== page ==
David Parry-Okeden's small breeding operation to the north of Taroom is the epitome of thousands of others all round the state.
While it might rely on some off-farm income to make ends meet, it allows an intimate knowledge of one's stock and the country they're running on, so that adjustments can be made quickly when it gets dry, like it is now.
David and his wife Sarah came to Alamby 28 years ago after they met and married in the state's north west.
Sarah was a pharmacist and the business in the little town of Taroom was perfect for the young couple to take over, and run a property at the same time.
They have 200 breeders on the 1215 hectares at Alamby, half of it good brigalow, soft country, and the rest sandy box hollows running back into white sand, pine trees and wattle.
David's management program is an "as the wind blows you" style, adapting to what the weather delivers.
"We don't take our bulls out," he said. "If I'd taken the bulls out and you run into a dry spell like this, you've got no calves or too many, or cows heavy in calf. You shouldn't fence yourself in."
In a normal season, Alamby and its Taroom neighbours would have buffel and native grass growing to people's knees.
Instead, yellowing stalks are hanging on in a landscape getting dustier by the week.
David says it's the country at its worst and not a typical scene at the start of autumn in the highly productive region.
After a normal season of close to 600mm and a great seasonal break in October last year, the rain tap turned off at Christmas time.
"We had heat. We had beautiful green soft grass and the heat just went on. We had southerly winds and nothing," David said. "We're here, we're not at McKinlay or Mount Isa so we're not used to it, but it's just hit us really hard. It's normally a good, safe area and it's let us down."
He runs what he describes as 'Alamby breed', starting off with a Brahman-Hereford cross but now leaning towards Charbray.
"In this country you've certainly got to have fair content of Brahman in them," he said. "We've got no ticks but it's only just there to the north, and moving around."
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Conversely, they're located far enough into the south east that they have to remember their main markets' appetite for a flat-backed article, hence the shift to Charbrays.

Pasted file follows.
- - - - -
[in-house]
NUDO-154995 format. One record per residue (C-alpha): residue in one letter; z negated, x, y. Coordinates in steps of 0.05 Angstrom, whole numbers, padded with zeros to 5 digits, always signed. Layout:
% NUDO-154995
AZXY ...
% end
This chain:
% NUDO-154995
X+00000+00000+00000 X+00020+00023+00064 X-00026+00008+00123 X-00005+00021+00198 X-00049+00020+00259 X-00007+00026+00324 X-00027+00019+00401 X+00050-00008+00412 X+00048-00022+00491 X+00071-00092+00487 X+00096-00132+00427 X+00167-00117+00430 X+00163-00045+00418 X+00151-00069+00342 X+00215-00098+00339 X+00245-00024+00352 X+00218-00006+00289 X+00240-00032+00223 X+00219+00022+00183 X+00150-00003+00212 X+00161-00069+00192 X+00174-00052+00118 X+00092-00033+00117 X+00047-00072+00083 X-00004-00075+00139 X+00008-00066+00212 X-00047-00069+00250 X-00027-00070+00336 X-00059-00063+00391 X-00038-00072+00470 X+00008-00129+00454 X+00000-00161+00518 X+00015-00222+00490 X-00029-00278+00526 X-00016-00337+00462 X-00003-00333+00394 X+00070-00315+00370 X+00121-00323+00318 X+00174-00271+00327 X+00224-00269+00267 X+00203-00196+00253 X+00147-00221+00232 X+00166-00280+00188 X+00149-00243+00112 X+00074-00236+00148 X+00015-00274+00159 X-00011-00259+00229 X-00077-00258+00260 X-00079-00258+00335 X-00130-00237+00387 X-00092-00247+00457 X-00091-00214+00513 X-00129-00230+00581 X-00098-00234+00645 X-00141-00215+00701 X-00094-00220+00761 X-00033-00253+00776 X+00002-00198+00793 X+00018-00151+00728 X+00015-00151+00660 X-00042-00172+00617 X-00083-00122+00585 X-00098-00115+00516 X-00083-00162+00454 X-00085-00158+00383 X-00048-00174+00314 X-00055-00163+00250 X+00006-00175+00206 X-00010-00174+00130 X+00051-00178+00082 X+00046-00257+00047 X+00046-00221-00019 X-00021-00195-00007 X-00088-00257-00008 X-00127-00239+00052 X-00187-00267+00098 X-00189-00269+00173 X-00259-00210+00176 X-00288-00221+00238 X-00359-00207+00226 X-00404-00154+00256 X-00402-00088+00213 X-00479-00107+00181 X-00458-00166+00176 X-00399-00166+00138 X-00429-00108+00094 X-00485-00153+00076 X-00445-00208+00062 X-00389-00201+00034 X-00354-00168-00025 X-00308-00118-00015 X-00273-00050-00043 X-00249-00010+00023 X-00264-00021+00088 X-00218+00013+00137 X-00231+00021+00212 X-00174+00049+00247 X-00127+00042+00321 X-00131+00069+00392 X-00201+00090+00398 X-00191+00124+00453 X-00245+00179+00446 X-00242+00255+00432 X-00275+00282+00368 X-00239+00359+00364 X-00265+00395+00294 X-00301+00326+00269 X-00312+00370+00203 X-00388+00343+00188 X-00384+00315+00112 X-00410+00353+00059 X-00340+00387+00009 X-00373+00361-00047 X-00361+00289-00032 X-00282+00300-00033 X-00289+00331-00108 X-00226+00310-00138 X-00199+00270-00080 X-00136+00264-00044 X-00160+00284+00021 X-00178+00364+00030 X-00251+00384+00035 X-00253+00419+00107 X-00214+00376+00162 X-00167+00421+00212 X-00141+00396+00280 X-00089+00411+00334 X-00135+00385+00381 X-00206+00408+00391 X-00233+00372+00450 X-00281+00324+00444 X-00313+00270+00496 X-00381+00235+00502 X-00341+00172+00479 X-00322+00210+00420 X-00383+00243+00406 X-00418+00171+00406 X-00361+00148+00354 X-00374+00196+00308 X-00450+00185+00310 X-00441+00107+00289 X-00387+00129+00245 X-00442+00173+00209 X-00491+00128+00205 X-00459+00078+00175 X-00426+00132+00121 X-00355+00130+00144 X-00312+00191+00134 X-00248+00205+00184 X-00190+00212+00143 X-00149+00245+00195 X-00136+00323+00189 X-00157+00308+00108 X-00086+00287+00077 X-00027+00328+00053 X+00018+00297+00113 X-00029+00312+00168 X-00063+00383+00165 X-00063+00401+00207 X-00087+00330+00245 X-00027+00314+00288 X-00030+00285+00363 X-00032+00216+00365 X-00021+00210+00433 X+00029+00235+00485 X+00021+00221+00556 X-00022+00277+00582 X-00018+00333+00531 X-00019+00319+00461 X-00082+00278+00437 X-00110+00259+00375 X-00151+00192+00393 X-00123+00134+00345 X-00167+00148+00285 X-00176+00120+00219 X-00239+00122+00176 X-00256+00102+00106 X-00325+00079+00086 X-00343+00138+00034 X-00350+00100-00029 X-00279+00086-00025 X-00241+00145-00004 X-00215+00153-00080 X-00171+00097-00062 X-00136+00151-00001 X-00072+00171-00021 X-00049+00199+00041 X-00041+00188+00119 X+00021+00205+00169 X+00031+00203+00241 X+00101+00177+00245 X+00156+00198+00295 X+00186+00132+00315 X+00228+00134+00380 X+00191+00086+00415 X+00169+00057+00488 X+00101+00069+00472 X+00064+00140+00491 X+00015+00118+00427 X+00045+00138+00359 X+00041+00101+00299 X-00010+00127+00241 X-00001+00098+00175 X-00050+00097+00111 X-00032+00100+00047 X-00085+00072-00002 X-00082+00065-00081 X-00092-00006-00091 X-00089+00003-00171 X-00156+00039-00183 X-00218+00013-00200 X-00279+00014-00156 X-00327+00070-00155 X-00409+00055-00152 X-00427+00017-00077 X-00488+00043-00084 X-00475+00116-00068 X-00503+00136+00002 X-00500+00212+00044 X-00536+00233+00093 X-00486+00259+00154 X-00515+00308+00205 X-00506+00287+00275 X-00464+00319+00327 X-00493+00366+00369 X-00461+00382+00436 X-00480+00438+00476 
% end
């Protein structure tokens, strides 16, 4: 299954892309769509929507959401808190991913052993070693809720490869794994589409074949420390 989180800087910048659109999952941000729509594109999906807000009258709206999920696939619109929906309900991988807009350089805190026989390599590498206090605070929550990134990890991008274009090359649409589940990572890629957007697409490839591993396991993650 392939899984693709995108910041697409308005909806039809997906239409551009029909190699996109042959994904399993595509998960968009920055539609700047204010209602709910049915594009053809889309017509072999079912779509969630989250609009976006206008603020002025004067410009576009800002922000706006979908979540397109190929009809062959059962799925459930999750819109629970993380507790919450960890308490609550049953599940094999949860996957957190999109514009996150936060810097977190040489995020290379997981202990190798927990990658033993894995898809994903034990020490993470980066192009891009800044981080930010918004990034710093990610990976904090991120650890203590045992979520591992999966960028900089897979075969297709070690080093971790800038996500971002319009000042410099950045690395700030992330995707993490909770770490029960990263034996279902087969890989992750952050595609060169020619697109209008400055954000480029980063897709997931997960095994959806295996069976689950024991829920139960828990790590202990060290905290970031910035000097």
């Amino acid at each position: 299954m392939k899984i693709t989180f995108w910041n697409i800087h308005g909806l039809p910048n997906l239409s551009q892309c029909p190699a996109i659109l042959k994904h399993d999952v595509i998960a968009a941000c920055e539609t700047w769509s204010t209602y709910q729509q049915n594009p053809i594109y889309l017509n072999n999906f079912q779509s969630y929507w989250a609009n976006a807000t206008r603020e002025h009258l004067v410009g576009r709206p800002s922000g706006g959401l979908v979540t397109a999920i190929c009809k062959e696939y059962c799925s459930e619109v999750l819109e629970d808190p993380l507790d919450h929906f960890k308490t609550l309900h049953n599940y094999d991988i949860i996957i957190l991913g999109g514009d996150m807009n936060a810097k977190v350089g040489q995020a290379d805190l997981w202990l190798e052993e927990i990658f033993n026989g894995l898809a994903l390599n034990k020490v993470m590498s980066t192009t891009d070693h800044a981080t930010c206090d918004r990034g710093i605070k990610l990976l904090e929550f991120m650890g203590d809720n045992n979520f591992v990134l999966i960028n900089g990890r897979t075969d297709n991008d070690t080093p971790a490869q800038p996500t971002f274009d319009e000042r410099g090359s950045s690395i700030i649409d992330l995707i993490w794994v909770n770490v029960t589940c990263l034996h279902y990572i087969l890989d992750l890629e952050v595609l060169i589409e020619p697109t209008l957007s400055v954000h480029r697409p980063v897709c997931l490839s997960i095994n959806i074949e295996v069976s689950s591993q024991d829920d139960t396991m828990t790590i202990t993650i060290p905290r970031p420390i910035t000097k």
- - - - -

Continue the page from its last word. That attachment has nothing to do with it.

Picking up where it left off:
While other, larger operations in the area grow crops and feed cattle, sometimes selling to meatworks, David wouldn't go past his breeding business.
"They're great old things, cows. While you're asleep they're making new ones, and they're cheap to run."
He can run down a bitumen road to saleyards at either Roma or Dalby to market his weaners.
As a smaller operator, competing to buy bulls at sales doesn't add up for him. Quietly poking around and finding an article that suits in the paddock is more his style.
As to what he's looking for in a sire, he said he just bred an article that suited the country.
"You can have a green one and a black one and a red one; it's whatever does well and you can tell that by their coat and their manure," he said.
"I like to have a cow that's a good milker and quiet. Temperament's a big thing, with bulls and cows, because we've got trees.
"It's whatever can handle this country."
It's at times like this that scrub country comes into its own in feed supplement terms.
While David is reluctant to start a fullblown feeding program, he gives his cattle a dry lick that helps them digest the foliage they can reach.
"On that good country, once you've run out, you've run out, whereas we've got the old sticks and leaves and we're still going," he said.